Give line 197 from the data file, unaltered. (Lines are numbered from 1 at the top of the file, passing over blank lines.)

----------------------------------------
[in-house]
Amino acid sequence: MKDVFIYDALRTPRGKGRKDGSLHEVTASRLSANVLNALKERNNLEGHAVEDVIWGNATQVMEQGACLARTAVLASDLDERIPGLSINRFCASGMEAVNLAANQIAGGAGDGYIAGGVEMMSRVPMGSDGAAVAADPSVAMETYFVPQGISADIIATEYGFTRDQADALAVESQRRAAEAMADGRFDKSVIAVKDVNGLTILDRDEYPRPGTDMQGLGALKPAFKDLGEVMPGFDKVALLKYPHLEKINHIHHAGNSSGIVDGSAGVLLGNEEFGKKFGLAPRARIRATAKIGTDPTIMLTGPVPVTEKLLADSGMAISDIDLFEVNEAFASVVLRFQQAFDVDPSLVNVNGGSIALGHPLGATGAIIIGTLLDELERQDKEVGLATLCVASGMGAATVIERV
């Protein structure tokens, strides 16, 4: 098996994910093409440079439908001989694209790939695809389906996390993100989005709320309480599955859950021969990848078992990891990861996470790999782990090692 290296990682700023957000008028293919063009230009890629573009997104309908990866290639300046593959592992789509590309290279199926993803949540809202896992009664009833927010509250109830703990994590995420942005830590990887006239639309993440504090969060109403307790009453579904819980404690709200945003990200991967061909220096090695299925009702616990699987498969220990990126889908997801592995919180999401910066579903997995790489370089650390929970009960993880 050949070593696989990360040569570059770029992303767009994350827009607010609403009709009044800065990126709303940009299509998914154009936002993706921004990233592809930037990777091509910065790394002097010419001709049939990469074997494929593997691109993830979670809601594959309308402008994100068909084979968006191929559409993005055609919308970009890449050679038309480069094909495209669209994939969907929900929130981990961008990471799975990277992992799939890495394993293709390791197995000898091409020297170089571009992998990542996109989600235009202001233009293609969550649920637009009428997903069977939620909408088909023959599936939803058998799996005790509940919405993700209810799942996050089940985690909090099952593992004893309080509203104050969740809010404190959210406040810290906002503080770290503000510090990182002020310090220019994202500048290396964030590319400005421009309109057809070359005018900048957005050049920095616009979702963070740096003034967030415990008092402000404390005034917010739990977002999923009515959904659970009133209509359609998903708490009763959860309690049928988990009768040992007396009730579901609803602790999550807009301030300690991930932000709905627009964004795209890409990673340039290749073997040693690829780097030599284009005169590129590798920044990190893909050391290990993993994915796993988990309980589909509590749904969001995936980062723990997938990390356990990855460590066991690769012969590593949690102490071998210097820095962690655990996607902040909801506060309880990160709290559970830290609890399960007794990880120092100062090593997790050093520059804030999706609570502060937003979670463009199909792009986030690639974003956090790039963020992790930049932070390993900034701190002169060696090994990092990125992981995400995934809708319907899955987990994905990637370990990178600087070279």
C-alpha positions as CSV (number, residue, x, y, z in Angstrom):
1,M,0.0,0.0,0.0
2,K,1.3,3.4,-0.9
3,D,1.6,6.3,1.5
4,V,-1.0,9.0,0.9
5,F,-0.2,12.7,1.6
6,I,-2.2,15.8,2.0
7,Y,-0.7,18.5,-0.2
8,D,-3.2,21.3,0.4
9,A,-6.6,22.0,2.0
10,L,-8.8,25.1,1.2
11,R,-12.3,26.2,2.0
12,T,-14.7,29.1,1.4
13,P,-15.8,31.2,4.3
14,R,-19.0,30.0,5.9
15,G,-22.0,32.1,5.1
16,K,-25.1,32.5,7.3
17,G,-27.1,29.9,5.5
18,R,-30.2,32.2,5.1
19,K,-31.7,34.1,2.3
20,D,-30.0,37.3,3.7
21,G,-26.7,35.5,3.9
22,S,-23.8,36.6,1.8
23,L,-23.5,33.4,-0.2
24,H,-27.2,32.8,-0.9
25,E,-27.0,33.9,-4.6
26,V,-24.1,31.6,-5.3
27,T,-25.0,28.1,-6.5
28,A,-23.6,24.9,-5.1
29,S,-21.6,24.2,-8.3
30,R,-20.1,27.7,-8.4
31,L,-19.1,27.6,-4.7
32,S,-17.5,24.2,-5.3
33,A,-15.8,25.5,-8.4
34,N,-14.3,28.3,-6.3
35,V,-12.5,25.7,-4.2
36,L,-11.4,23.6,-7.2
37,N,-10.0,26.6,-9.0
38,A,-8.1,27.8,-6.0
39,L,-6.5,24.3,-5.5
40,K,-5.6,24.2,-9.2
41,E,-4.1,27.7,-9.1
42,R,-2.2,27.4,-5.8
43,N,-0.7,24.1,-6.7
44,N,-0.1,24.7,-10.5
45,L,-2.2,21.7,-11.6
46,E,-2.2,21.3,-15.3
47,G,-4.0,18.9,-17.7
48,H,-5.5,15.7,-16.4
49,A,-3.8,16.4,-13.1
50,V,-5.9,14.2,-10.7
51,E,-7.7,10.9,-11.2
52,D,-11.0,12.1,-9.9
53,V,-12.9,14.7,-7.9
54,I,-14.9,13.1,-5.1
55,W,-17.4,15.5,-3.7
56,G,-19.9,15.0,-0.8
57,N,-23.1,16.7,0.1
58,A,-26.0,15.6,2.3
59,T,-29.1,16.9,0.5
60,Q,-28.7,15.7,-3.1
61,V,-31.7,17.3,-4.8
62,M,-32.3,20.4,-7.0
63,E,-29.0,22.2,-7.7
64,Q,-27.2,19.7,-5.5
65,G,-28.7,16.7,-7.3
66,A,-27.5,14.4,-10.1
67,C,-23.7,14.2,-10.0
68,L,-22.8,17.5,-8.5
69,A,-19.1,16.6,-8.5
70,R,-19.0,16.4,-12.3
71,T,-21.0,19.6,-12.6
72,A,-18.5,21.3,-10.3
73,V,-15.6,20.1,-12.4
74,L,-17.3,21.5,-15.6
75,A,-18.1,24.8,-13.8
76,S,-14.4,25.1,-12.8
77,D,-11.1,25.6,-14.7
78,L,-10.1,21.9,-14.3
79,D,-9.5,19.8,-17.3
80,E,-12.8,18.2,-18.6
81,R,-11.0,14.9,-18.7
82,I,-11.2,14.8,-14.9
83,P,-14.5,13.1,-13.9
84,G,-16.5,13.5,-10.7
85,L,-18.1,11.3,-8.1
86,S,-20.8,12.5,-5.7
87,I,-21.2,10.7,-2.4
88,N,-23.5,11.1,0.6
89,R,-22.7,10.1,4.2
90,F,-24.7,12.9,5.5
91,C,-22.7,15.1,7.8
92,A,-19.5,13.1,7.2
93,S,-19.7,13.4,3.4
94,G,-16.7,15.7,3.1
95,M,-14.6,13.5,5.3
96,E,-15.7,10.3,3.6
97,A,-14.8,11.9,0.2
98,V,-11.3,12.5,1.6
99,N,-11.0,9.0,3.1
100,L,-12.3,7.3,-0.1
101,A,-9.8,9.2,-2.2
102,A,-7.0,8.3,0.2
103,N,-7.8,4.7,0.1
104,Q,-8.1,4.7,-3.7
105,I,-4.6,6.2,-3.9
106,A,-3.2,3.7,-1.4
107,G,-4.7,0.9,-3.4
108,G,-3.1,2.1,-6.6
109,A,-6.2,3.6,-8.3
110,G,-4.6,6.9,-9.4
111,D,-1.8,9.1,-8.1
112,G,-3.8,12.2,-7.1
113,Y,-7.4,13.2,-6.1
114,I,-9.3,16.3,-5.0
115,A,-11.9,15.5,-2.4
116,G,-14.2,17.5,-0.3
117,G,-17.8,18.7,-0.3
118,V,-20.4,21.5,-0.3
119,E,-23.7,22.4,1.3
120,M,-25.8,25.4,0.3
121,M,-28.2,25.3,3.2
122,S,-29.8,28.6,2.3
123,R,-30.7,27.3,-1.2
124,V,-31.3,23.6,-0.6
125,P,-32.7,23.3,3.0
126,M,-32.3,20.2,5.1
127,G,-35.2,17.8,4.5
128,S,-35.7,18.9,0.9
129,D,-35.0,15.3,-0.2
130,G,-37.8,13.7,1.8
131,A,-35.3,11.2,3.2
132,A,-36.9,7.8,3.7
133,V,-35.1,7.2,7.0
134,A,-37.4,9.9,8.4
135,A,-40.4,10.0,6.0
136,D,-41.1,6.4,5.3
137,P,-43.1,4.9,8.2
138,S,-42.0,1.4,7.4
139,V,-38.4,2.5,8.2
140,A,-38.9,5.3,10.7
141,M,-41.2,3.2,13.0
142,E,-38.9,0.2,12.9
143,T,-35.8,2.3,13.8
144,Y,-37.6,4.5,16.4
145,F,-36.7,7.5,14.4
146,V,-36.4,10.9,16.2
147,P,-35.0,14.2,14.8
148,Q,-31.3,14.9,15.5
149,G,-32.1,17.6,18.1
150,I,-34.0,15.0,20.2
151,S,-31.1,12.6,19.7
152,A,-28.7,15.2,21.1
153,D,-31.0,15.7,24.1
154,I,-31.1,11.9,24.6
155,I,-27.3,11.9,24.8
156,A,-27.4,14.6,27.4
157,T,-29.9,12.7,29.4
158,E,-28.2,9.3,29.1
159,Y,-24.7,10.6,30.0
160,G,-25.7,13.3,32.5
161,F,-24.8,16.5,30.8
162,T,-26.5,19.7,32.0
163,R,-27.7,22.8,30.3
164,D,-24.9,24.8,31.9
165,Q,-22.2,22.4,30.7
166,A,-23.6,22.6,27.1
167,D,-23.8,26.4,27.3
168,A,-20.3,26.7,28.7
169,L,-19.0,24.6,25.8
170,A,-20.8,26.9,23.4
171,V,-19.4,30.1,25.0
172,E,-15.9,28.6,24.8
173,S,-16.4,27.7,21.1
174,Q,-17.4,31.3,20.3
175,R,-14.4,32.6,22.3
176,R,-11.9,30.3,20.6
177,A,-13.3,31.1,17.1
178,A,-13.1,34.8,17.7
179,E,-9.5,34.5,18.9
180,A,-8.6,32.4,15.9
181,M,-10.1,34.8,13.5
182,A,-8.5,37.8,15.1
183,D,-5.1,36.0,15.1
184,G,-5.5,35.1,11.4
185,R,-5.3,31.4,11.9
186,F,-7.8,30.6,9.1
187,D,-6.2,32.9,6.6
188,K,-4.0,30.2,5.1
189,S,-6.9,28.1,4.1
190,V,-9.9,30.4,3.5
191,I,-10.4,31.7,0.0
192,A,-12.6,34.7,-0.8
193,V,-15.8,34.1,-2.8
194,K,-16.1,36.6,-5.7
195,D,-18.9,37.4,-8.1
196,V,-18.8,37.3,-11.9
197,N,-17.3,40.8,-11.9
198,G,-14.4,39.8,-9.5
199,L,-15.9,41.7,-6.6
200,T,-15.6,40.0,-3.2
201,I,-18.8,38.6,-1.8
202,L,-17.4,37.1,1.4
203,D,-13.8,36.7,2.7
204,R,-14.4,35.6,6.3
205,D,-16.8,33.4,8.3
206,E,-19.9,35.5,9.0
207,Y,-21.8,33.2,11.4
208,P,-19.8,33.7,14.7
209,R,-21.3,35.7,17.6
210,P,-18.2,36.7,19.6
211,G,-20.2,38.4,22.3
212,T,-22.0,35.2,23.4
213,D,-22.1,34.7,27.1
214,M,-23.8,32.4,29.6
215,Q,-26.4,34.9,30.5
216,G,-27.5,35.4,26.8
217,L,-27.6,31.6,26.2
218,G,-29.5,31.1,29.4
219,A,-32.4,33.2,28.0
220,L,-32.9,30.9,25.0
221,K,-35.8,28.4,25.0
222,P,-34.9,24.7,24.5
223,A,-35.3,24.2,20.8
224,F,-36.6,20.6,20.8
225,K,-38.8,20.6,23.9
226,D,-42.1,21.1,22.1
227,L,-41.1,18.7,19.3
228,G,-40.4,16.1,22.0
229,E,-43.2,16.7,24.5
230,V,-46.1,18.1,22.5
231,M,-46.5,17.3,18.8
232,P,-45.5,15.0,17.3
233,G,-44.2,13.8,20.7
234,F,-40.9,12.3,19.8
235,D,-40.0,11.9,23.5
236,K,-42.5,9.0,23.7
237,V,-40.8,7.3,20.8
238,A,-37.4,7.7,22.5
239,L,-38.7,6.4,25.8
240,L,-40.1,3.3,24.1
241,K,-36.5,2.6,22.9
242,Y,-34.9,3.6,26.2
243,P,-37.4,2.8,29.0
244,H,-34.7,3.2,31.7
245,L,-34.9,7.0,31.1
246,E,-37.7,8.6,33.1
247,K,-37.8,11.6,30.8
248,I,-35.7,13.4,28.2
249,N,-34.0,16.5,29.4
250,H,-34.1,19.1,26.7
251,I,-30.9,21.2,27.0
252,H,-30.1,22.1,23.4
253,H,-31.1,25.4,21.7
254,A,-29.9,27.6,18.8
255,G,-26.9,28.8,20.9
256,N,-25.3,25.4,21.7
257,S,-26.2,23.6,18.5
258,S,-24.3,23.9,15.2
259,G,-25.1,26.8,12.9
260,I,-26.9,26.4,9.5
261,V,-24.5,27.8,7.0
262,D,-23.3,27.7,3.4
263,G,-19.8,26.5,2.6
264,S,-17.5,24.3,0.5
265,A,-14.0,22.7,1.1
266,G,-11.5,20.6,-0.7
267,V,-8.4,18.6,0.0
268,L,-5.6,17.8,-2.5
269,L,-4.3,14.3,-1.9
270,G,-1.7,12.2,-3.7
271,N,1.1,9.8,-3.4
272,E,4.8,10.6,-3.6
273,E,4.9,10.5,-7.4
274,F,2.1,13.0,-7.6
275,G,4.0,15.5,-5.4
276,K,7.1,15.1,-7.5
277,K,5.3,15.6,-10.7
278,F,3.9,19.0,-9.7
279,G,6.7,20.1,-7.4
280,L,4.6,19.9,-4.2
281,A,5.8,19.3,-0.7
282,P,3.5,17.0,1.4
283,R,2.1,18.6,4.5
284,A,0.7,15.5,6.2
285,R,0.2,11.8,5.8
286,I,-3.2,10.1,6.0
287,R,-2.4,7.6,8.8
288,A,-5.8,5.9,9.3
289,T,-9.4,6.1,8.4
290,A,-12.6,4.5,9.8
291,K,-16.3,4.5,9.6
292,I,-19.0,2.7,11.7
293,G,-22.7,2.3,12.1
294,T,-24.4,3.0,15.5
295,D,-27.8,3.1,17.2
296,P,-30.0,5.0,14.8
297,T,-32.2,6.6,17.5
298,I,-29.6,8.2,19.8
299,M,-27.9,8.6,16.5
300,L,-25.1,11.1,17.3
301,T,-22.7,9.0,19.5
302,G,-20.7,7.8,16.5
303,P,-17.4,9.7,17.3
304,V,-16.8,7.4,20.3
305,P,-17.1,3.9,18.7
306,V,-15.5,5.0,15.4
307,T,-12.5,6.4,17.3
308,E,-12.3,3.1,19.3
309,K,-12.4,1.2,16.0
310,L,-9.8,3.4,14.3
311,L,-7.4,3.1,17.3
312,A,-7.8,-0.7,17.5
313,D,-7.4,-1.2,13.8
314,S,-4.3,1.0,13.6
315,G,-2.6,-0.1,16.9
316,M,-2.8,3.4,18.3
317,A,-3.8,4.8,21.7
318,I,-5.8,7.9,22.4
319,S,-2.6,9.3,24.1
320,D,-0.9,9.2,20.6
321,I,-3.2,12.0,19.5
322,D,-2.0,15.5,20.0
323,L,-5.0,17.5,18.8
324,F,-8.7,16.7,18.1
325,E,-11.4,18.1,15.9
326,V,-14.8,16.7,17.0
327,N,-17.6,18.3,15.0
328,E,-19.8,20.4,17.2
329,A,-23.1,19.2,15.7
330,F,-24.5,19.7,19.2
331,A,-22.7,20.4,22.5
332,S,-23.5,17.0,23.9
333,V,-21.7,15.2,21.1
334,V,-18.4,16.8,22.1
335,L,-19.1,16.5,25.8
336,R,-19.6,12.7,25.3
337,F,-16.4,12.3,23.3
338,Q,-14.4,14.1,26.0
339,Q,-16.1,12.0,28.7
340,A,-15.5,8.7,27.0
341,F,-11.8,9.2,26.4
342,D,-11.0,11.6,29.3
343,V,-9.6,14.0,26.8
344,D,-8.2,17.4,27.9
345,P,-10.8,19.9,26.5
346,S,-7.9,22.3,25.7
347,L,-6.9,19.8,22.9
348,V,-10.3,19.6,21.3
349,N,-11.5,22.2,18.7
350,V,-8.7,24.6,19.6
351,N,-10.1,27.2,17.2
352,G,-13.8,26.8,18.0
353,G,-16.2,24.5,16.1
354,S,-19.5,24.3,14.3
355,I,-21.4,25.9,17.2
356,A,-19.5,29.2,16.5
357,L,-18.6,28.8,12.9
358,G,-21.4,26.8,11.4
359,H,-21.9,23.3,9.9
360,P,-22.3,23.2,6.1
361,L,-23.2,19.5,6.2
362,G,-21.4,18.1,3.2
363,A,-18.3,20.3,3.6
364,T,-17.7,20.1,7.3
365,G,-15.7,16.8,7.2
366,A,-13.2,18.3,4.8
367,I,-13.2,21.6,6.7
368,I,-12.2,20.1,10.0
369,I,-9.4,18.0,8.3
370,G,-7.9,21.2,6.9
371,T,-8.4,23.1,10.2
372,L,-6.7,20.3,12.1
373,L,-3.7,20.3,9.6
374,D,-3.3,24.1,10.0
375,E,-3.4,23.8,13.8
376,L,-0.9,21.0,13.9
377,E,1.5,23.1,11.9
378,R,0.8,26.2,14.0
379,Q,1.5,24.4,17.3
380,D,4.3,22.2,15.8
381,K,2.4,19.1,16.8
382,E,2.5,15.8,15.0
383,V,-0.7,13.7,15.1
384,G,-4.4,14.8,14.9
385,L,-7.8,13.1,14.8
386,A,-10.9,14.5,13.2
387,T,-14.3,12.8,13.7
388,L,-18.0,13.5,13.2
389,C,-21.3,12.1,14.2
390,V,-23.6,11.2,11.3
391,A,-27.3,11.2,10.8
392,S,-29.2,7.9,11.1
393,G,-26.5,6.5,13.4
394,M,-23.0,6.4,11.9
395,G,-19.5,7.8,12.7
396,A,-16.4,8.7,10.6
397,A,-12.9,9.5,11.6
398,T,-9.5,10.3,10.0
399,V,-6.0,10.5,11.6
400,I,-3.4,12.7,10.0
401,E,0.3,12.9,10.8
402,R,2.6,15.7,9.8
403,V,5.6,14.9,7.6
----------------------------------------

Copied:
193,V,-15.8,34.1,-2.8